WASHINGTON – Rep. Adriano Espaillat (D-N.Y.) warned that the sanctuary city bill passed in the House of Representatives could cause a terrorist attack to occur in New York City.
Espaillat joined other members of the Congressional Hispanic Caucus (CHC) to express opposition to the “No Sanctuary for Criminals Act” (H.R. 3003), which would crack down on localities that do not fully cooperate with Immigration and Customs Enforcement (ICE), and “Kate’s Law” (H.R. 3004), which would penalize migrants who attempt to re-enter the U.S. illegally after being deported with up to 20 years in prison. Both bills passed the House today.
According to the White House, H.R. 3003 would “restrict” the “eligibility to receive certain Department of Justice or Department of Homeland Security grants” for cities and states “determined to be in violation of federal law.”
Espaillat predicted that H.R. 3003 would have a “chilling effect” in local communities if it became law.
“People will go into hiding. People will not come forward to report crimes, and if we begin to deny funding to cities across the United States, a city like New York, who experienced 9/11, which has been the safest biggest city in the country since 9/11 because of the federal funding that we got to combat terrorism, providing for training, equipment, overtime pay for law enforcement, we will be allowing terrorists to come in and attack us again,” Espaillat said at a press conference today on Capitol Hill.
“So this is a travesty. This is a lie. We’ve been hijacked and bamboozled by Donald Trump and we should all stand up against this,” he added.
Espaillat described sanctuary cities as places that allow families to stay together regardless of immigration status without “fear” rather than places that harbor illegal immigrants with criminal records.
“It is a safety net for people that are part of our family – they take care of our children, they wash our dishes, they take care of our elderly, they pick our crops,” he said.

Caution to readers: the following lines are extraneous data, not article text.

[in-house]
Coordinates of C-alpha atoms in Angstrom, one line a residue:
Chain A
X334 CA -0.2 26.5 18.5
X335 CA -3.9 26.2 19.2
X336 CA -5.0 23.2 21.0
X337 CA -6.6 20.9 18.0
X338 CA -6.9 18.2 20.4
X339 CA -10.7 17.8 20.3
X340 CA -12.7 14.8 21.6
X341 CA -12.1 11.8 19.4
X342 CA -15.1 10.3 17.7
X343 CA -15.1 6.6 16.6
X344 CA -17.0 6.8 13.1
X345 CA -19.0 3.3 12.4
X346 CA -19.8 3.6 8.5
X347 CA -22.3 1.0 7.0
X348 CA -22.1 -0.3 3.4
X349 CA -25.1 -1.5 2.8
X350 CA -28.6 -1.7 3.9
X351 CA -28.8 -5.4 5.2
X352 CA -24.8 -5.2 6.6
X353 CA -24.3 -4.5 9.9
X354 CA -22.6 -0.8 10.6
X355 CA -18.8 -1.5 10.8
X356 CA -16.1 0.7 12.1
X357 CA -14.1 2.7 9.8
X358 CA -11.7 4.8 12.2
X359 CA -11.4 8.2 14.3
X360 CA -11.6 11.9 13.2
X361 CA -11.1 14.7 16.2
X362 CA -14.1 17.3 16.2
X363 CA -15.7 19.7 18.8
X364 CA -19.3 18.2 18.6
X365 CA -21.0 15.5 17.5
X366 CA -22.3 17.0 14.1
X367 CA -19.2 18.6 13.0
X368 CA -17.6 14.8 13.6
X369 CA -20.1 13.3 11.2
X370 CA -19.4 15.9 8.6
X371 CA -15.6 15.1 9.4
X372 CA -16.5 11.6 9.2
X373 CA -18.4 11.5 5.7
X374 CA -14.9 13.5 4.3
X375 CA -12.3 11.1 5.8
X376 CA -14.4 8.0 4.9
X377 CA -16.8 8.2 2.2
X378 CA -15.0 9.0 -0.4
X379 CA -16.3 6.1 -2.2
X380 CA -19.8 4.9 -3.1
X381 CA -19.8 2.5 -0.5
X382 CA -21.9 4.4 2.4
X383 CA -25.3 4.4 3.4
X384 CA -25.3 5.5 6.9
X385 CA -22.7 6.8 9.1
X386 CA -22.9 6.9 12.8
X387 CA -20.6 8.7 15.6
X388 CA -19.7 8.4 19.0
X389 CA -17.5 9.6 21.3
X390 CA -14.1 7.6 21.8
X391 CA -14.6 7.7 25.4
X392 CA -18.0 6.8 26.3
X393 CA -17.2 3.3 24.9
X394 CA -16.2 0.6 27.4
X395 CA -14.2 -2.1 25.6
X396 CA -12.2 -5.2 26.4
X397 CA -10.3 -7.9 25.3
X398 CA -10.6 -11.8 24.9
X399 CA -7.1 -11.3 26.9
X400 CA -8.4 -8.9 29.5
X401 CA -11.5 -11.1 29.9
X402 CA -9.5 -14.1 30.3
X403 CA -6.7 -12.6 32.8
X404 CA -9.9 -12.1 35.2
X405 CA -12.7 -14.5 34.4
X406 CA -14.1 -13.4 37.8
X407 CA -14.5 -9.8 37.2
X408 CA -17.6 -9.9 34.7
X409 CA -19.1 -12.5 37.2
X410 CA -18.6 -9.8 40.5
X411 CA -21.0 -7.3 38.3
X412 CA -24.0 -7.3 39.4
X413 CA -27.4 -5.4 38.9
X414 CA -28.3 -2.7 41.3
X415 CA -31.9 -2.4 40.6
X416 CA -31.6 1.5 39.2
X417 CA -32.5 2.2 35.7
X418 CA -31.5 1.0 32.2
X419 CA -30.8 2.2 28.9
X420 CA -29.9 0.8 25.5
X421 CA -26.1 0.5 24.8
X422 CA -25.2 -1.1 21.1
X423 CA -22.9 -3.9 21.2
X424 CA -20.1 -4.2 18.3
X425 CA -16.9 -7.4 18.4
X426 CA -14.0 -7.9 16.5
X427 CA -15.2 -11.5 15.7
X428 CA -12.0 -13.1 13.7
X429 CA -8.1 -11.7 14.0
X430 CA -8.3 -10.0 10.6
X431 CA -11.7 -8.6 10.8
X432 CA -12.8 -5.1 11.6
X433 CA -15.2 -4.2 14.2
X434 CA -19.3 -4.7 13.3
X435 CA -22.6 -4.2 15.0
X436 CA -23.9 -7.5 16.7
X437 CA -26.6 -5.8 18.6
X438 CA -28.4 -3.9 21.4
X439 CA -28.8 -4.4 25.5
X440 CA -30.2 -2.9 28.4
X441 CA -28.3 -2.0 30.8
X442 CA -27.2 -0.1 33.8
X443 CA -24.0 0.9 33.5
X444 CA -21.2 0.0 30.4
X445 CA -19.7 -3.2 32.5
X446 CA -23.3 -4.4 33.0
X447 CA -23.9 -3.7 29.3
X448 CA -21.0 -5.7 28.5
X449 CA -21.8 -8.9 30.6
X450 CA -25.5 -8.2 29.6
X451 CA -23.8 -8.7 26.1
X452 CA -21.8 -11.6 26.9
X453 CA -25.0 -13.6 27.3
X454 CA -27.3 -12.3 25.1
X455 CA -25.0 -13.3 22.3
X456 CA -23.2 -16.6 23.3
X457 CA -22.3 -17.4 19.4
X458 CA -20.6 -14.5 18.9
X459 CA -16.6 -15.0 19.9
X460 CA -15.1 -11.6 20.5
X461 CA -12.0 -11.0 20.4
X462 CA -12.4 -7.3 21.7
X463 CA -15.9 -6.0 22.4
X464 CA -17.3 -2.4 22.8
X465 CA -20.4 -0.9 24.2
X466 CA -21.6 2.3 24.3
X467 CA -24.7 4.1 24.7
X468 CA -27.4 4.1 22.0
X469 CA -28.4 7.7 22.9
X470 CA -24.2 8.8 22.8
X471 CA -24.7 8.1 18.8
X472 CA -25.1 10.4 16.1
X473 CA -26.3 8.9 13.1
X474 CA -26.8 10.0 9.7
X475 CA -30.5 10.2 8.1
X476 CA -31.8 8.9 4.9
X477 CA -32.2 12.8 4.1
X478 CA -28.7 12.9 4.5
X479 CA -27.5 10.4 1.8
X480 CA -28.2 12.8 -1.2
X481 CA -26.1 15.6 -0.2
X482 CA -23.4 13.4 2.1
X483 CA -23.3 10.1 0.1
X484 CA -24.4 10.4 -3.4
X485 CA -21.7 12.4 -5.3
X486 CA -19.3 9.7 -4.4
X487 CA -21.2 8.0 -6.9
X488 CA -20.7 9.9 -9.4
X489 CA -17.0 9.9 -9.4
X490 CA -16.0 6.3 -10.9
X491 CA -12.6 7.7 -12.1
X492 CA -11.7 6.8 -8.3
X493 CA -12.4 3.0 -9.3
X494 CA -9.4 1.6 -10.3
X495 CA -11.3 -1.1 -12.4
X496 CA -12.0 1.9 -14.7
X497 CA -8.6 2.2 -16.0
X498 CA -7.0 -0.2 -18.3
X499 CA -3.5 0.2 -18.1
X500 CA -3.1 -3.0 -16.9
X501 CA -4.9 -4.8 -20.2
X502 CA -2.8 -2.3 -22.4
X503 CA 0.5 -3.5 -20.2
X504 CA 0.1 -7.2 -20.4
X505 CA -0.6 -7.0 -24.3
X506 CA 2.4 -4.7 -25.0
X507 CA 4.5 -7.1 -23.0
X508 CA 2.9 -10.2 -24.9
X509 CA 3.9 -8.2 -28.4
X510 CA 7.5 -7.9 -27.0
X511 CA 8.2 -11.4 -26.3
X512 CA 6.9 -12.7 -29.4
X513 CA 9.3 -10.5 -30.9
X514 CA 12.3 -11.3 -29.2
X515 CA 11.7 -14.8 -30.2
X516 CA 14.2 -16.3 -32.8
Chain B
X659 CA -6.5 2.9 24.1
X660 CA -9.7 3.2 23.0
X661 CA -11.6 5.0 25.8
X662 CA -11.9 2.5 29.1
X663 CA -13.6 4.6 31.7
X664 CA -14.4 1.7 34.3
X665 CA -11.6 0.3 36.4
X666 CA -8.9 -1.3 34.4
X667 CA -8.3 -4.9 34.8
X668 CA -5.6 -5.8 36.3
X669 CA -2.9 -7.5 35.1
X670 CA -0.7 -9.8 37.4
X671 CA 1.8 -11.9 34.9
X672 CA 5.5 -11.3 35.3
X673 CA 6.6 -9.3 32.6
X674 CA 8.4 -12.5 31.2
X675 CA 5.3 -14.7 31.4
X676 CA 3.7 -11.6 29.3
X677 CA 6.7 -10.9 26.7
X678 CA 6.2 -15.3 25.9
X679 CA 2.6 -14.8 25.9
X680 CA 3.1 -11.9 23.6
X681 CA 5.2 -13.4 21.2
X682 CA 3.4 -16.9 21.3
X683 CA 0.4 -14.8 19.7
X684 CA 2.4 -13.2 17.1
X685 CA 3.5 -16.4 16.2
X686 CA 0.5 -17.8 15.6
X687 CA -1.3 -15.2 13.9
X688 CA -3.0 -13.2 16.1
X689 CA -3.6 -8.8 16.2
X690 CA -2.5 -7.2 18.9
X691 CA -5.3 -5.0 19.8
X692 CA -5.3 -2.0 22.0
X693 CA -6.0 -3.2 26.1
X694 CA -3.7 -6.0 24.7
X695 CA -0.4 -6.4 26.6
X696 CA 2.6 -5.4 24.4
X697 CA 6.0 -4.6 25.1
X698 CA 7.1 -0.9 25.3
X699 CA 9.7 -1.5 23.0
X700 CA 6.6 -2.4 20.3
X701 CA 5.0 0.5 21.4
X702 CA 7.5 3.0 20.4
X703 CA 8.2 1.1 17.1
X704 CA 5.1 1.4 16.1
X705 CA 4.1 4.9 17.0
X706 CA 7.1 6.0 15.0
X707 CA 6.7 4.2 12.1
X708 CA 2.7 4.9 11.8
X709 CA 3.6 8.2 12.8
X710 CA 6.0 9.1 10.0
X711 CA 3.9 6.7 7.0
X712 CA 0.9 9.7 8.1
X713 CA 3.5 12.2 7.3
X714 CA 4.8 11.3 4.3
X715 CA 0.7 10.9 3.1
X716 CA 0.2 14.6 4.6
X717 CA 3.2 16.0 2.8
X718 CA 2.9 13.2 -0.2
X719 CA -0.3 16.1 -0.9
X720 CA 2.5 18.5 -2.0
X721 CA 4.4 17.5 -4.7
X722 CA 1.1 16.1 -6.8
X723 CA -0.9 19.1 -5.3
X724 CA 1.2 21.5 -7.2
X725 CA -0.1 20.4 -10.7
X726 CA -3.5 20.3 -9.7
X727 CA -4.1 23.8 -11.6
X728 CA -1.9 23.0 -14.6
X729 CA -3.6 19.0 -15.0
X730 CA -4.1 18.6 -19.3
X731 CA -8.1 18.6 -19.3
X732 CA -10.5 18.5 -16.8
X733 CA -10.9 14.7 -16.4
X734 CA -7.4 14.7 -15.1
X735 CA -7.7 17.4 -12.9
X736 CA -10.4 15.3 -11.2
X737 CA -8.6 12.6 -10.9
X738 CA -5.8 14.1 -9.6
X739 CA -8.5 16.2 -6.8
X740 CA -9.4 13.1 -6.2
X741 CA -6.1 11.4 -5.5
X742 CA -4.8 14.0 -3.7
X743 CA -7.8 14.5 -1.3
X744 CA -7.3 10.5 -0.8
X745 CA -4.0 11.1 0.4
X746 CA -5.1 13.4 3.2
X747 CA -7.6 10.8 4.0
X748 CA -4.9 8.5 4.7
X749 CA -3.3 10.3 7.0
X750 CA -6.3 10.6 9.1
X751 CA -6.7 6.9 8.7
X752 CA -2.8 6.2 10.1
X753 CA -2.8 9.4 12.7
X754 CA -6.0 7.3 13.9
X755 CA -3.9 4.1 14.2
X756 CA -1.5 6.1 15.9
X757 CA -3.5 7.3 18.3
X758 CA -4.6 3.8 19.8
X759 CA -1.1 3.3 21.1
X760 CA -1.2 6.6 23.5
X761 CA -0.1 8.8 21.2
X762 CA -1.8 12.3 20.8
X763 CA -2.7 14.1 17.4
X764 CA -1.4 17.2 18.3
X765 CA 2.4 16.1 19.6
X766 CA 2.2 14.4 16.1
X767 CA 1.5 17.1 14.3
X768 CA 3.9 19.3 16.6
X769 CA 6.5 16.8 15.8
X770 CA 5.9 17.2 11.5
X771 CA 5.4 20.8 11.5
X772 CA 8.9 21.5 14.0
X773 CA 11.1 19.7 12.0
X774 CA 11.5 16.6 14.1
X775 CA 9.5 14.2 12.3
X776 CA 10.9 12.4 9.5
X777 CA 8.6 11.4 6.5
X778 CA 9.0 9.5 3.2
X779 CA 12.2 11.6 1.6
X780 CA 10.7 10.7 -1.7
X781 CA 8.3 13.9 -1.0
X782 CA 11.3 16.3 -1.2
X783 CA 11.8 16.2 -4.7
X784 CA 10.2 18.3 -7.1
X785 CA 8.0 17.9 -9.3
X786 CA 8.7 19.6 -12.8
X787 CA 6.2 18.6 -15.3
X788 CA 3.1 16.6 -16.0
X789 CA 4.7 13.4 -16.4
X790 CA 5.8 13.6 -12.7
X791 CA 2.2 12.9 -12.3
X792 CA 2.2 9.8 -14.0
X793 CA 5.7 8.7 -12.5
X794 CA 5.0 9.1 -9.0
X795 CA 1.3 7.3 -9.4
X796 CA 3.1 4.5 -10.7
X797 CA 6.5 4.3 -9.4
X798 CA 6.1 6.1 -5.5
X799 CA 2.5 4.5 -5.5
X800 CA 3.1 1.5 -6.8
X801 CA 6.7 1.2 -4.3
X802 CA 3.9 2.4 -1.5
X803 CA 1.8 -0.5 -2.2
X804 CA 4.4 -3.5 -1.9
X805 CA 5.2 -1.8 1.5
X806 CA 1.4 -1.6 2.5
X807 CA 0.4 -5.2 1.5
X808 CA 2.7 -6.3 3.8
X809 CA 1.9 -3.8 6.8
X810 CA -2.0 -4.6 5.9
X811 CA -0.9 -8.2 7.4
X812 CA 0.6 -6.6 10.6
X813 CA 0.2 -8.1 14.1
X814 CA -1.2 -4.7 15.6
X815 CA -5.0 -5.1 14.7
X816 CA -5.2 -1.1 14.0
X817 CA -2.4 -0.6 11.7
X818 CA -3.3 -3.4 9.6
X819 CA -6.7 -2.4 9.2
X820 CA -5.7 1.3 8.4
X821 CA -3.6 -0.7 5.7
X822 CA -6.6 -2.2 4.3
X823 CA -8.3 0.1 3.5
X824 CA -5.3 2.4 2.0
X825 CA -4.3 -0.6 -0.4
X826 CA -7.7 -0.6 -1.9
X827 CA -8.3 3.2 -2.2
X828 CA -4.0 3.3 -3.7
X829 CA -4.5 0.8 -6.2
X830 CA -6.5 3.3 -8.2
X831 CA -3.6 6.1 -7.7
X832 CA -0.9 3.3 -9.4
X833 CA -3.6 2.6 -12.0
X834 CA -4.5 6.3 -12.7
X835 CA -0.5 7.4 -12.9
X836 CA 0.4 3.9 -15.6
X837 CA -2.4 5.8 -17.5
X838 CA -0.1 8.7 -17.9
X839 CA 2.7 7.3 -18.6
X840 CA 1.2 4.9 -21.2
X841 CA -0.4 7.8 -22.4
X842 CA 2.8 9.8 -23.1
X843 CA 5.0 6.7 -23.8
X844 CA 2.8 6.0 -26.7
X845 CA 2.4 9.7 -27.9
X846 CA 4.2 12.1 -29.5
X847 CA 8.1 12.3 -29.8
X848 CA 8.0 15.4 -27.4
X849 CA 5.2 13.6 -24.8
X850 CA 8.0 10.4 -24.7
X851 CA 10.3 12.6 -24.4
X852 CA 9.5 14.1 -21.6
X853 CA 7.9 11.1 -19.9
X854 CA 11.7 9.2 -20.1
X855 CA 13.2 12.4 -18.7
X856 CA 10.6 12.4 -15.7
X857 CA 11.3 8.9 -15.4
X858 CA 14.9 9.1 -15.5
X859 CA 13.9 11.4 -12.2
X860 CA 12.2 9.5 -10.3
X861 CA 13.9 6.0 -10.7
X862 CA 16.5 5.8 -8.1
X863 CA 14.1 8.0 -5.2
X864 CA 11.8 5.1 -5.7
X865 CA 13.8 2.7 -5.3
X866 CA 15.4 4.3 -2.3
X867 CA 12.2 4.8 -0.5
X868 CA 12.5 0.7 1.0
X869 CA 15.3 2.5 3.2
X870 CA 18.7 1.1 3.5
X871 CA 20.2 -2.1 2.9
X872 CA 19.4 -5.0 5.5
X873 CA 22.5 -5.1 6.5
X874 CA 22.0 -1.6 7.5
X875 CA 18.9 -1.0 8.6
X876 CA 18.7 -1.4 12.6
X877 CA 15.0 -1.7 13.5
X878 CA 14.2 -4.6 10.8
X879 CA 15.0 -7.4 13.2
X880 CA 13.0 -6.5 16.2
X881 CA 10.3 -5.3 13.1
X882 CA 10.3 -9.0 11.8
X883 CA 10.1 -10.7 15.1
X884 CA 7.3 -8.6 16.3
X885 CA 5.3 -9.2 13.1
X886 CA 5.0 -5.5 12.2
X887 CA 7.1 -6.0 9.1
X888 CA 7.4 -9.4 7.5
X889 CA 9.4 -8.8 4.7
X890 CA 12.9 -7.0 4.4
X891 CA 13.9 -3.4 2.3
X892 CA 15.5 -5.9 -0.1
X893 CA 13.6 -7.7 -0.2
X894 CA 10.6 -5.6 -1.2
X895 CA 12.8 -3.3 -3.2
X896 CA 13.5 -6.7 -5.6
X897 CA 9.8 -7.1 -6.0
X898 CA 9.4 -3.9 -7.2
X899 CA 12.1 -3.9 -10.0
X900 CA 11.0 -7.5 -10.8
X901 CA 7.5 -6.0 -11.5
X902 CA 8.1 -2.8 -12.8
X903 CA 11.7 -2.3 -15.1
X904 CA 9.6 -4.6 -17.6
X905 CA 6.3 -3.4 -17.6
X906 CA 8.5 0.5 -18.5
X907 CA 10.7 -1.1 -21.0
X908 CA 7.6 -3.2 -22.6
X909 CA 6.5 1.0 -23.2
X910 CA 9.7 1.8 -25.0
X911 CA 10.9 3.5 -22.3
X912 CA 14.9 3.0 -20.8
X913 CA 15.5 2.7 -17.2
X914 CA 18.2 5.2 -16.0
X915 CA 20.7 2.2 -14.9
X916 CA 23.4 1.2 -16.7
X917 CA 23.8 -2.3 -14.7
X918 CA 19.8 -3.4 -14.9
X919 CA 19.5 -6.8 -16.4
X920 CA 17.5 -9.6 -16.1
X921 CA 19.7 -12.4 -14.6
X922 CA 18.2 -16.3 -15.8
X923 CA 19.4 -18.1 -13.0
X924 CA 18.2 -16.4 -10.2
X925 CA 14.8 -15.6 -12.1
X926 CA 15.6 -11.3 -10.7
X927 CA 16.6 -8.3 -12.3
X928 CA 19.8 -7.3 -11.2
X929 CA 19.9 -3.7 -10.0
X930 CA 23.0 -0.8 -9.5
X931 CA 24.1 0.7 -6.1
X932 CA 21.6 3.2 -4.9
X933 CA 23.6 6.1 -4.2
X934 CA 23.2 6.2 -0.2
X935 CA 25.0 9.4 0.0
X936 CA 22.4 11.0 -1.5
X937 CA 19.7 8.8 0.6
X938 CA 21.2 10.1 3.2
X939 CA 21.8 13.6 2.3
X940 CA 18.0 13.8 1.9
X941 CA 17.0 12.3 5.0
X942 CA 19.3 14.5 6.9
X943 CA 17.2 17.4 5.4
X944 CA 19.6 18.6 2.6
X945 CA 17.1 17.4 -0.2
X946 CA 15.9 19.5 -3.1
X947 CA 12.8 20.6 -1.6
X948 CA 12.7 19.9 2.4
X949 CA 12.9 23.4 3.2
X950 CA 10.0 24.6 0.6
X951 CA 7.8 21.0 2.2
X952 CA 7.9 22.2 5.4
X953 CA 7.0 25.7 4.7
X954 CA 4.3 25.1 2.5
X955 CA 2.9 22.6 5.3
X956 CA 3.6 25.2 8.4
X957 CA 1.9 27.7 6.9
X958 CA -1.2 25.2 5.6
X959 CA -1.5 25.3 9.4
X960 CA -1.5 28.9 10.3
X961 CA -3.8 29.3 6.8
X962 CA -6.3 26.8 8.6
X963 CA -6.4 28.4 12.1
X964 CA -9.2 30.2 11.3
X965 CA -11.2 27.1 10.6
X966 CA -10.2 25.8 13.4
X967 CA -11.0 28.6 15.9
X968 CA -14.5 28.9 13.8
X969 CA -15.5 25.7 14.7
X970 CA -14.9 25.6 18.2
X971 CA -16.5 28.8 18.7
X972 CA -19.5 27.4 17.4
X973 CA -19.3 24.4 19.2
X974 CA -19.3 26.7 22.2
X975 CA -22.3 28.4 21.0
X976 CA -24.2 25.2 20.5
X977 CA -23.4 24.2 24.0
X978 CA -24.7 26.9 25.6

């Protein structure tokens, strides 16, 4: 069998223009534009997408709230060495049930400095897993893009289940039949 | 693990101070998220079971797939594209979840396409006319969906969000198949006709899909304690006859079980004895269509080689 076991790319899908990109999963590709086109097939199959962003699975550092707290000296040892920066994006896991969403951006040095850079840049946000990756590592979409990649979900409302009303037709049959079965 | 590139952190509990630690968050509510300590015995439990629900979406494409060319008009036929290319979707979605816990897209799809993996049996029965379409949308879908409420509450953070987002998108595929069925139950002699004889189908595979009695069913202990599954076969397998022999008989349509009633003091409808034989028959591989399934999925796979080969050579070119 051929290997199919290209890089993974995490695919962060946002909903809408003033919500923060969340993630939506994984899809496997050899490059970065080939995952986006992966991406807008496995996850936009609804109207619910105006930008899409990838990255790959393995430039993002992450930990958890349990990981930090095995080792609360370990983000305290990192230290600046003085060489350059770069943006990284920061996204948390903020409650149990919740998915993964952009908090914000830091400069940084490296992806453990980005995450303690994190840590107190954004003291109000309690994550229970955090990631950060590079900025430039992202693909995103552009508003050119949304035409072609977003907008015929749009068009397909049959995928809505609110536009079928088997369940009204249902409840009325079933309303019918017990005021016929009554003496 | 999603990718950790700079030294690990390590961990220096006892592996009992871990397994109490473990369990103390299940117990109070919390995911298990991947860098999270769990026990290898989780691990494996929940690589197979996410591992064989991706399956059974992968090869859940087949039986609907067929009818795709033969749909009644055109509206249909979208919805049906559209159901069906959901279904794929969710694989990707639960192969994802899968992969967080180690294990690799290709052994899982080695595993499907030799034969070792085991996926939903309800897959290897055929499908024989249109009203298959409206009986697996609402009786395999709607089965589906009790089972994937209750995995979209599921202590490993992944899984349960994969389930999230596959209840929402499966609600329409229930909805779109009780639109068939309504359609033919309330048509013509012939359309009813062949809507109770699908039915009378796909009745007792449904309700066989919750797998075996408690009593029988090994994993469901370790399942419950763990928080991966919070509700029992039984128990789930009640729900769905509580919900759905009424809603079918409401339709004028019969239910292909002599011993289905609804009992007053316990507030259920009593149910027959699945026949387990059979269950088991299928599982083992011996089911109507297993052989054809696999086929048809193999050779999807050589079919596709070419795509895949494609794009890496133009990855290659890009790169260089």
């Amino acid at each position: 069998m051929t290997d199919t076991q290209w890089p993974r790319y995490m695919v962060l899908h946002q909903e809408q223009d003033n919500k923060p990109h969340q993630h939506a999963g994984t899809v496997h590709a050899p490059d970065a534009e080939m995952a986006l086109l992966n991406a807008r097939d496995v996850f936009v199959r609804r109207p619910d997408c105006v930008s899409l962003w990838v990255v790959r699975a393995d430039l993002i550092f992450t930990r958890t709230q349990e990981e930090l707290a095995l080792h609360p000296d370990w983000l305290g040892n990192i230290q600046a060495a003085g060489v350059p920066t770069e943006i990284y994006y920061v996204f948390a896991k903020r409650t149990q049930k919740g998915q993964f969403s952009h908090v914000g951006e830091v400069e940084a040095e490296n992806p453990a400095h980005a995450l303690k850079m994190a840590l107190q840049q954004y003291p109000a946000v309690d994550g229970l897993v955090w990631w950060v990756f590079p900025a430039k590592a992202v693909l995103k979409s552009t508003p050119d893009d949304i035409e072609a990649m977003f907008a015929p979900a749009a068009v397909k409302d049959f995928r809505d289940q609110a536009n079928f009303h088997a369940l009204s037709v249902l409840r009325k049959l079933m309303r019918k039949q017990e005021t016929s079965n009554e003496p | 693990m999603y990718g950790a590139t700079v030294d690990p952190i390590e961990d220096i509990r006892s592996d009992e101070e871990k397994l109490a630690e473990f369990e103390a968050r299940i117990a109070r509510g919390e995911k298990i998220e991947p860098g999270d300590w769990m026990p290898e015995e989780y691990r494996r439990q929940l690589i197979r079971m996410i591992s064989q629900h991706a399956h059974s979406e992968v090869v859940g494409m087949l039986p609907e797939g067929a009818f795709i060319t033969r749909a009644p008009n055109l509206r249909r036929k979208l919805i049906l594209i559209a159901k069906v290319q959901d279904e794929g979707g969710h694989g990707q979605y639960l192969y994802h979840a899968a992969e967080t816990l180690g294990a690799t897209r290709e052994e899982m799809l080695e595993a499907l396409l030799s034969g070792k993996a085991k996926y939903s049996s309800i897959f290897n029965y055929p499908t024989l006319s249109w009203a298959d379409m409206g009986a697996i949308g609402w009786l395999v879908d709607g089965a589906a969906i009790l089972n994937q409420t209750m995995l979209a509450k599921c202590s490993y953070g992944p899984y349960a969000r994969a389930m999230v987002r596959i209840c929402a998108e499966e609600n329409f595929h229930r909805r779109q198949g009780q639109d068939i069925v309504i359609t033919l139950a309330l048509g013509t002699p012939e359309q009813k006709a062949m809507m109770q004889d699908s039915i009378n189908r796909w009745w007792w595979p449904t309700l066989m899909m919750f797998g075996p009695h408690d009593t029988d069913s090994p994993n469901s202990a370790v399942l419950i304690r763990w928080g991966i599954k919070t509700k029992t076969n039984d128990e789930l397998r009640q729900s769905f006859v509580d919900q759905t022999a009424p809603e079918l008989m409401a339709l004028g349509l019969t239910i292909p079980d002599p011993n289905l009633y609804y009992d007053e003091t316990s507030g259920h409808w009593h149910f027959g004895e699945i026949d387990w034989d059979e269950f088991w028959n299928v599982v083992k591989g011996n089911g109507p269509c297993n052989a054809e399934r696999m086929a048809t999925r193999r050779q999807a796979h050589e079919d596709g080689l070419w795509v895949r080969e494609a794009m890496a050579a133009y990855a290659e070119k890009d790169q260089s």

Espaillat argued that both bills are an example of the GOP “misguiding” the nation.
“I’m not saying all of his followers are racist, but all of the racists in the country follow him and they have peddled this erroneous vision that immigrants are criminals,” he said. “We all oppose any violent criminals not being arrested. We want them to be arrested and do their time in jail and go back to wherever they came from.”
Rep. Nanette Barragán (D-Calif.) echoed Espaillat’s comments, arguing that H.R. 3003 would put Americans in danger by stripping federal funding from sanctuary cities like Los Angeles.
“You’re talking about taking away funding from cities that rely on these funds to protect our country from terrorism, and you think about incidents like 9/11,” she said.
“These big cities, like mine in Los Angeles, and New York are targets. Imagine taking away their funding because they don’t want to become immigration officers and what that does – that puts us in a lot more harm than what we are looking at,” she added.
Rep. Luis Gutierrez (D-Ill.) argued that “Kate’s Law” would have done “absolutely nothing” to prevent the death of Kate Steinle; the man accused of shooting her, who is still awaiting trial, was living illegally in San Francisco after multiple previous deportations. A few months before the shooting, the San Francisco Police Department had released her suspected killer, Juan Francisco Lopez-Sanchez, despite a request from ICE to keep him in custody for re-entering the country illegally.
Gutierrez said he opposes “Kate’s Law” because it would punish migrants who try to cross the border illegally to reunite with family members.
“Hundreds of thousands of moms and dads have been deported and separated from their American citizen children, and now when they come back to their American citizen children and come back after being deported, guess what this bill does? It says send them to jail for 20 years for trying to come back and raise their children,” he said.
Gutierrez also said he advised an 11-year-old student not to open the front door of his family’s home if an ICE officer knocks.
“Last Monday, I was at Nixon Elementary School. This little boy, a fifth-grader, 11 years old, asked, he said, ‘Congressman, if immigration knocks on my door, do I have to open the door because my Dad doesn’t have papers?’ I told him, ‘no, you don’t have to open up the door unless he has a warrant.’ And then I got into a conversation with 11-year-old fifth-graders about what constitutes a warrant – that’s where we’re at in America,” he said at the Hispanic Caucus press conference.
“And what do they want to do today? They want to make sure that my Chicago police, the L.A. police, every police and every jurisdiction that says we don’t want to be immigration agents and we don’t want to be knocking on those doors of fifth-graders across this country to take away their moms and dads and make them into enforcement agents, and it’s wrong,” he added.
Rep. Joaquin Castro (R-Texas) said both bills are “anti-immigrant” measures. He speculated that Republicans are pushing the legislation through Congress to distract from the healthcare and tax reform debates.
“They’ve failed to do healthcare. They’ve failed to do tax reform,” he said.